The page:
A weekly post in which I share (some of) the most thought-provoking content I read this week(ish), which I am too lazy to write full blog posts about.
Posts from the ‘Talent Management’ Category
2017 is off to an exciting start for me, with a new role as Head of People for Actionable.co. I never take the decision to move jobs or organizations lightly, and I already know that I’ve made a great choice. I believe in the change that Actionable is bringing to learning and development, and the team they’ve built to achieve that mission.
For all the talk about the “Future of Work”, it still seems a bit abstract, doesn’t it? It can feel like we have quite enough to deal with in the Present of Work, without thinking about what the future might hold. Automation, AI, “Precarious Employment”; the subject is awash in sometimes confusing jargon. Indeed, aside from taking the odd Uber, most HR professionals I know view the “Gig Economy” as a bit of a buzzword, not as an immediate reality requiring our attention.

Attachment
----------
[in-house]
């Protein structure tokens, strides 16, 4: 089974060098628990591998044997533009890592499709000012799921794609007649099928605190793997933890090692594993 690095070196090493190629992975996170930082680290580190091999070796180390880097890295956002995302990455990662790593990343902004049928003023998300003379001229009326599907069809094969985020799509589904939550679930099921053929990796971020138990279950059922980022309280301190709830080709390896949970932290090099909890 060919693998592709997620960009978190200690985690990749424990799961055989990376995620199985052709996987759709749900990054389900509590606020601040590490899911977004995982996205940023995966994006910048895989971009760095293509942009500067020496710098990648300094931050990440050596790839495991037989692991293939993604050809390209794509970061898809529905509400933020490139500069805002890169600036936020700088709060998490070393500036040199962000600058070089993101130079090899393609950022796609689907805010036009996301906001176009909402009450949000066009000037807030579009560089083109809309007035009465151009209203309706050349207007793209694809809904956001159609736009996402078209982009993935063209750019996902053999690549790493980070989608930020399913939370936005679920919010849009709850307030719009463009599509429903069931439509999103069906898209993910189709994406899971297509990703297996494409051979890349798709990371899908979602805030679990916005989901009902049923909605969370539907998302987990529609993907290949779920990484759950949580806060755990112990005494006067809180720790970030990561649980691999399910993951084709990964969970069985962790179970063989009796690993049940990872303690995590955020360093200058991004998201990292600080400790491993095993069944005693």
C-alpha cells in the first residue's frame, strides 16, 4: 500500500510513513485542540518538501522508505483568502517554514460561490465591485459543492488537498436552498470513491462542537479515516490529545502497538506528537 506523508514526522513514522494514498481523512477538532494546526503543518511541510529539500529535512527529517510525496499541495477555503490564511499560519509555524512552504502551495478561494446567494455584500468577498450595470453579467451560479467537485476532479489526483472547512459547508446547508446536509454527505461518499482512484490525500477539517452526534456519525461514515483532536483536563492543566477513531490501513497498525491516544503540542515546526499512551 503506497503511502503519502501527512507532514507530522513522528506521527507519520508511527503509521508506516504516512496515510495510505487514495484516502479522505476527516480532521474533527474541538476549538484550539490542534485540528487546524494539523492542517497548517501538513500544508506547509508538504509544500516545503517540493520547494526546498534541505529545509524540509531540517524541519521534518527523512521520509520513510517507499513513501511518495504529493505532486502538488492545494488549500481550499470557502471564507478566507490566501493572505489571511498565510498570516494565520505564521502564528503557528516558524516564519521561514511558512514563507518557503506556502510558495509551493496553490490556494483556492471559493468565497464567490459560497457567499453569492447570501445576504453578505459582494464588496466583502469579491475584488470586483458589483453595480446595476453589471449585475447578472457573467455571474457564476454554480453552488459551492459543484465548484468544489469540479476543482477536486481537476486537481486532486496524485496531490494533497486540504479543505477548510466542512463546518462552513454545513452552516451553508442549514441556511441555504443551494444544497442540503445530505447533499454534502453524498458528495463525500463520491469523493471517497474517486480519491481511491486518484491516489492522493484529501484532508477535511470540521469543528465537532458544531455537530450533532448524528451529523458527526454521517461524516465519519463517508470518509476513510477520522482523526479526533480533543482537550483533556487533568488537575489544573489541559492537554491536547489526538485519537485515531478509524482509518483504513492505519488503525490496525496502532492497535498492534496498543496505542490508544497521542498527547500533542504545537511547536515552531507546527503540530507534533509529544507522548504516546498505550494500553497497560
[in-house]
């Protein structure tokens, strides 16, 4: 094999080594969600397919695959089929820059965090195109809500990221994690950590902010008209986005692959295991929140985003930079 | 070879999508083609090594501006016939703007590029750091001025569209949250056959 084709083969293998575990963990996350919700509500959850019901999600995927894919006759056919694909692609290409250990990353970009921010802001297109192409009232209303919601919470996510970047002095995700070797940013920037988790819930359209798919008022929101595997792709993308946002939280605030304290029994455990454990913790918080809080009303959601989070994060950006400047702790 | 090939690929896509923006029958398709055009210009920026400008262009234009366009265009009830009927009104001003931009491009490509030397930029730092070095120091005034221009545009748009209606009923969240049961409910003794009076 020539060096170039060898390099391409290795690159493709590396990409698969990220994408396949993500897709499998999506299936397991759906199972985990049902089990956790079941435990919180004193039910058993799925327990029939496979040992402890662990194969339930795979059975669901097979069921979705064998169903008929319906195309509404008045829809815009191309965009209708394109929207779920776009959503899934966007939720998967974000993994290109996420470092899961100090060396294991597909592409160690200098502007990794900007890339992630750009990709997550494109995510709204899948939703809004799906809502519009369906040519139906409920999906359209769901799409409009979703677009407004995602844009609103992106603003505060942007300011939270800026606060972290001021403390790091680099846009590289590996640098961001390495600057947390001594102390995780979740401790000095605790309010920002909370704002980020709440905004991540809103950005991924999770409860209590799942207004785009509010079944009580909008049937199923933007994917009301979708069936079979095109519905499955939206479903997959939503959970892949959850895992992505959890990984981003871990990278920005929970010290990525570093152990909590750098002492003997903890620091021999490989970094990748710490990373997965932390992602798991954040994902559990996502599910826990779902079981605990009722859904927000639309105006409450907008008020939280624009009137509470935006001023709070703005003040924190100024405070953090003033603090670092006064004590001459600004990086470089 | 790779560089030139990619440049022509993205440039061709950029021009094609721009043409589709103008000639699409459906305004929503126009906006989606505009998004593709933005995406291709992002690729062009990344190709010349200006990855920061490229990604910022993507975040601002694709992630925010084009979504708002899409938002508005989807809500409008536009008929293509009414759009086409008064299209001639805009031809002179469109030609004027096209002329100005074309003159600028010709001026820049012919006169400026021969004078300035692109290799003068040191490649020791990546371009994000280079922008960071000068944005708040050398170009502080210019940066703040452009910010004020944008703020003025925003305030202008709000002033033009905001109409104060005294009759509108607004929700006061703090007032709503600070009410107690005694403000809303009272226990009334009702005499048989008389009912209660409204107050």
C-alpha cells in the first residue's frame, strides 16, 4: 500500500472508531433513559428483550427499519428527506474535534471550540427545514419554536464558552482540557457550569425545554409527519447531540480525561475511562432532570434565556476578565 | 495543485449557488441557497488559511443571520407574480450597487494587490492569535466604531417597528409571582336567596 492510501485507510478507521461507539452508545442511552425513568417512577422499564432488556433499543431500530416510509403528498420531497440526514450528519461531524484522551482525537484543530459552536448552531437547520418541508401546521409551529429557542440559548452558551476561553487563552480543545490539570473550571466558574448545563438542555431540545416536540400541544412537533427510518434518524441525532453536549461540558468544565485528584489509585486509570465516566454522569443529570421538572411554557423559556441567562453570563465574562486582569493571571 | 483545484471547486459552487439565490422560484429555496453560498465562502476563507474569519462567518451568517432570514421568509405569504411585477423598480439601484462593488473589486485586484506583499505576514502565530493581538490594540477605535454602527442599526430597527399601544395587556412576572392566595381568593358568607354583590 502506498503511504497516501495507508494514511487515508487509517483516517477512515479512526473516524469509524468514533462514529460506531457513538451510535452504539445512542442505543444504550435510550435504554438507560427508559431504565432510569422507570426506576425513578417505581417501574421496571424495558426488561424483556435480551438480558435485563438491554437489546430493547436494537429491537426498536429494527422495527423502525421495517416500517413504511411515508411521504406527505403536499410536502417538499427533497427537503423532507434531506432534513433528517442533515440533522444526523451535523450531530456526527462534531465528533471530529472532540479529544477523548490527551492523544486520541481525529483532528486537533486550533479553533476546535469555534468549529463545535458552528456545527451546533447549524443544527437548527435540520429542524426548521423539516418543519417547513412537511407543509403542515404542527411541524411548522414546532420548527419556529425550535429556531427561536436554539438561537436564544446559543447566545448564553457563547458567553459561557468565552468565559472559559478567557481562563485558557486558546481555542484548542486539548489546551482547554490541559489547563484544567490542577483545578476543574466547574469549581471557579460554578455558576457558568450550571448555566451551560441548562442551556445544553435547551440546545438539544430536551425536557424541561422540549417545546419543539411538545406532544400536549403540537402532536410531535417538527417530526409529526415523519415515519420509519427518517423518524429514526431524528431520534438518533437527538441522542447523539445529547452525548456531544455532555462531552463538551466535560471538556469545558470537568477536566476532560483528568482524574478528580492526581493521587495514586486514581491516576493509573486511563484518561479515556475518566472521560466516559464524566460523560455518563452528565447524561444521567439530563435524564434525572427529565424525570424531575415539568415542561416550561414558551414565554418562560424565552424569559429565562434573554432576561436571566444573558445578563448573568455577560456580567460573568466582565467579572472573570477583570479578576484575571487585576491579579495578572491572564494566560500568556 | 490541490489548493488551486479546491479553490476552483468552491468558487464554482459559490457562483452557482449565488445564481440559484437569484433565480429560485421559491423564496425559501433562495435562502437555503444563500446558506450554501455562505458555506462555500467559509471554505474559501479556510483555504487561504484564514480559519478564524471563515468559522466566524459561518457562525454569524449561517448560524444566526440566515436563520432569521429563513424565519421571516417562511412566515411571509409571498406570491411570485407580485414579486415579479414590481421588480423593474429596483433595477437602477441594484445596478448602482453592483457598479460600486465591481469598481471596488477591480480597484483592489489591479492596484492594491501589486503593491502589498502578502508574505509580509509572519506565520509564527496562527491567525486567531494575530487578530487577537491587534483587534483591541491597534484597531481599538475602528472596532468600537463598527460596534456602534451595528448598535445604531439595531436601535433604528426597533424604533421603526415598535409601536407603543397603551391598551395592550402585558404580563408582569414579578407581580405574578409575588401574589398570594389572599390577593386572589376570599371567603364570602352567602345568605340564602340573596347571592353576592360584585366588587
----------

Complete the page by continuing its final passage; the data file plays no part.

I’ve come to believe that we’re wrong about that. In fact, I think that the haze of information about what is happening, and what is possible, have obscured a clear shift in the labour market that we need to be paying closer attention to.
What IS the “Gig Economy”?
Gig economy: “The use of online platforms to engage in project- or task-based freelance work delivered over the Internet.” (via iLabour)
An explicit focus in almost every area of HR is getting, developing, growing, and keeping top performers. The cream of the crop, the engaged, motivated and committed super star, showering discretionary effort wherever they go like flower petals.
And yet, we accept that performance distribution will look like this:
Or, if you agree with Josh Bersin, like this: